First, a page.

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Over 1 million botanical specimens part of the National Herbarium of NSW collection have become high-resolution digital images. 

The digitisation project was the largest herbarium imaging project in the southern hemisphere and a significant first step to build a new National Herbarium of NSW facility at the Australian Botanic Garden Mount Annan to house the growing collection. 

The digital collection is now available through our Public Data Set: HerbariumNSW on Amazon Web Services (AWS). Learn how to use AWS to access the collection here. 

Picturae is one of the world’s most renowned digitisation companies and undertook the project at the Royal Botanic Garden Sydney in partnership with International Conservation Services and Alembo. Their high grade lenses were able to capture the finest specimen details in resolutions up to 570ppi. 

The digital collection will help researchers around the world make new discoveries to advance science and conservation while reducing the need to handle the fragile physical specimens, protecting them for future generations.

Herbarium digistreet set-up 

Digitising the specimens is performed using Picturae's high-tech conveyor belt system known as the 'herbarium digistreet' and it has come all the way from the Netherlands. Here is a timelapse of the team setting up the herbarium digistreet at the Royal Botanic Garden Sydney in April, 2019.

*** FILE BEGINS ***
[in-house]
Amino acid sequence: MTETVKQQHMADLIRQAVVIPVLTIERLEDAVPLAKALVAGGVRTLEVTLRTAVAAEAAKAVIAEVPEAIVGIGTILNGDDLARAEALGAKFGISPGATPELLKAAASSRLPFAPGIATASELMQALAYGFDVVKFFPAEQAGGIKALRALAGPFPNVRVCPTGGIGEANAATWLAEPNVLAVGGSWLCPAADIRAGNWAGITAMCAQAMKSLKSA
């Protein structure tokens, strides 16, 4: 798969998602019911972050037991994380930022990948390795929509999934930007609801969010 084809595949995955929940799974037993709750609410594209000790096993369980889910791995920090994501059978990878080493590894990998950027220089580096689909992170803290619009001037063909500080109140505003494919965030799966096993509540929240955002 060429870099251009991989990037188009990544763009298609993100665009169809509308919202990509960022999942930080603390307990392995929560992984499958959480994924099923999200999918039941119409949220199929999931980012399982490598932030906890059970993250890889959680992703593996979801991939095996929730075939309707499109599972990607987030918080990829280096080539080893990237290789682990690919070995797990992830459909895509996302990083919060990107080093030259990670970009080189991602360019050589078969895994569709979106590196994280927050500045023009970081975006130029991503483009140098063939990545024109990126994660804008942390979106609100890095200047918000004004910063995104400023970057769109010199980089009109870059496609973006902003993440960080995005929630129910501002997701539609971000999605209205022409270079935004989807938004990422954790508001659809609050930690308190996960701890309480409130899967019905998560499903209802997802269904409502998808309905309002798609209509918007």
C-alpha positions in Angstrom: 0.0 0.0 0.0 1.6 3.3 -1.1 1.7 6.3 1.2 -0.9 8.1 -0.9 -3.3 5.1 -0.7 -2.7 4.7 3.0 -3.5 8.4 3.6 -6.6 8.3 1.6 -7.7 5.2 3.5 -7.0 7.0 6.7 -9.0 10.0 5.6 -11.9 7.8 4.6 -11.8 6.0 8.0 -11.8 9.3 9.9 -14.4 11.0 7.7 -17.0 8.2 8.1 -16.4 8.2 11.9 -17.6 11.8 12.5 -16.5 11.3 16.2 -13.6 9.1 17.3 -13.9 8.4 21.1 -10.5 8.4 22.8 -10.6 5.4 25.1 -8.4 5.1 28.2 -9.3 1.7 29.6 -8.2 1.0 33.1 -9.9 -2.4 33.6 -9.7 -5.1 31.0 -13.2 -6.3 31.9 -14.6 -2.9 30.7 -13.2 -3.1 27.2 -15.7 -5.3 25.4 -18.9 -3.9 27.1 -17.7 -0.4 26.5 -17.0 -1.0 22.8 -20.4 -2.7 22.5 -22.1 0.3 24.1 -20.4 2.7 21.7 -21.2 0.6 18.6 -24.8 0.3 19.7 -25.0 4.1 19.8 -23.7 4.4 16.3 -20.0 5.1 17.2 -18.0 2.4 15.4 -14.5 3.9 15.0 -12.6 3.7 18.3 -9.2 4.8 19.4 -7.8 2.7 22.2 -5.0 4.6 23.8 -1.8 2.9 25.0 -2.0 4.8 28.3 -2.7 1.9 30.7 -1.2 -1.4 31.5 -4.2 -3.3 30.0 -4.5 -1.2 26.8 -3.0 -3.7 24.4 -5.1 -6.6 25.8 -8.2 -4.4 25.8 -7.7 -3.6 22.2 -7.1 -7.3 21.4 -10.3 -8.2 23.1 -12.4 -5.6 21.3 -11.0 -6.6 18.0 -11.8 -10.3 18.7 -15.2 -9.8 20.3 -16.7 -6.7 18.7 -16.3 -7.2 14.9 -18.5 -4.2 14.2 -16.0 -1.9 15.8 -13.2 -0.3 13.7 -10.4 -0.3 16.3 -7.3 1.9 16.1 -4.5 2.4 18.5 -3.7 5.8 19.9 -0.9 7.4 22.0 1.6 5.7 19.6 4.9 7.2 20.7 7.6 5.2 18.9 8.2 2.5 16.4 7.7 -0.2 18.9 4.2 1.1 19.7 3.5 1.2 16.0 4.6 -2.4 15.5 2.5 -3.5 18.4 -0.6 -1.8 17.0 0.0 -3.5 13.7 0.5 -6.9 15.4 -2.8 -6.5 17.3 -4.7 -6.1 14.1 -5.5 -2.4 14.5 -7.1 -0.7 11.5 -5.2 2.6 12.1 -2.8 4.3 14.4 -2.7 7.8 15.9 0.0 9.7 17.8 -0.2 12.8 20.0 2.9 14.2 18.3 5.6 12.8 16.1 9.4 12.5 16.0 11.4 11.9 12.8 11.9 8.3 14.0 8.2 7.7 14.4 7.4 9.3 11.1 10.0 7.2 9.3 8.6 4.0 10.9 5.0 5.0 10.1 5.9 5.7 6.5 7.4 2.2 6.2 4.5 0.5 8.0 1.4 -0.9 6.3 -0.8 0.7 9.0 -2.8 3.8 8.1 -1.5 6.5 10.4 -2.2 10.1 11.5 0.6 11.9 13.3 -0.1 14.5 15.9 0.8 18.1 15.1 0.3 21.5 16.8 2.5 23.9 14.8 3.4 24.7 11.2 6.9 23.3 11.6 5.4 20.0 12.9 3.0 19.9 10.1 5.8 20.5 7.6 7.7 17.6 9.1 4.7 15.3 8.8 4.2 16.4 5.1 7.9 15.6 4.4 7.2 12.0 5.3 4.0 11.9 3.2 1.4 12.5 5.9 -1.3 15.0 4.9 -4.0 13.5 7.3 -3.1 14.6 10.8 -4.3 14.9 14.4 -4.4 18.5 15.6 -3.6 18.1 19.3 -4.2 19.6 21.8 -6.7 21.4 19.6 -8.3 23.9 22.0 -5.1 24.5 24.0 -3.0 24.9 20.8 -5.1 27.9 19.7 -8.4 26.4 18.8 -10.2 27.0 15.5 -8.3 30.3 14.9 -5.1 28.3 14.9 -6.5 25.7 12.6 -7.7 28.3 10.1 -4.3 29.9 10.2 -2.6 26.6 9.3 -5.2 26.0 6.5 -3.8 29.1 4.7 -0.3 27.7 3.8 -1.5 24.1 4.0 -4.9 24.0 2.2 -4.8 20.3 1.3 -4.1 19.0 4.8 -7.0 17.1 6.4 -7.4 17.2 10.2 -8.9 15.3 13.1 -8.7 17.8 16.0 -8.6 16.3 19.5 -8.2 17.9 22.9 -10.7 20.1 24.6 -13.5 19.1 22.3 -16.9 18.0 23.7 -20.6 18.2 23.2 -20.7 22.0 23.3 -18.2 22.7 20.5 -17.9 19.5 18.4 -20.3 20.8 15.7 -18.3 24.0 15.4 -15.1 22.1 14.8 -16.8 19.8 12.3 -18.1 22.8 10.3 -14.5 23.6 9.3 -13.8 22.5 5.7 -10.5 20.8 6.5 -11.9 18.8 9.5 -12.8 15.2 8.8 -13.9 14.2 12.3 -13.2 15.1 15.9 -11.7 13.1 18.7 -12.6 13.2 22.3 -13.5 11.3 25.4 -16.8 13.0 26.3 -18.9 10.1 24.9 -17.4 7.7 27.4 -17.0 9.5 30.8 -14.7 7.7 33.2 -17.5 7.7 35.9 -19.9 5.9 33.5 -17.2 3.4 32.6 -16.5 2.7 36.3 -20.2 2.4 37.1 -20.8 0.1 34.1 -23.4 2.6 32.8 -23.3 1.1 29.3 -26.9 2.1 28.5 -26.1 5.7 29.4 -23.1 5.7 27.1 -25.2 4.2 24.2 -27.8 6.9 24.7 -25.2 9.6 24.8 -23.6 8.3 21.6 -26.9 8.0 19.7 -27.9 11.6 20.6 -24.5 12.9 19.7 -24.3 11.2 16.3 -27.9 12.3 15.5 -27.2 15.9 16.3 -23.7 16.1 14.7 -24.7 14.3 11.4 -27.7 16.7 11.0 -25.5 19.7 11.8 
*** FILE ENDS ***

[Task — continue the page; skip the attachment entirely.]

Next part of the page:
See the first week of digitising in action

Discover the herbarium's history, how specimens are used and step into the digitisation room with Collections Manager Dr Shelley James, Senior Research Scientist Dr Marco Duretto and Picturae's Project Manager Dieuwertje Van Willigen in this Facebook live show that aired on 3 May 2019. 

Unlocking the power of plant data in our podcast

Take a deeper dive into the project and what it means for the future of plant conservation in this episode of our Branch Out podcast that went live on 15 May 2019. You'll get to hear from Collections Manager Dr Shelley James, Picturae's Project Manager Dieuwertje Van Willigen and Scientific Officer Dr Kerry Gibbons.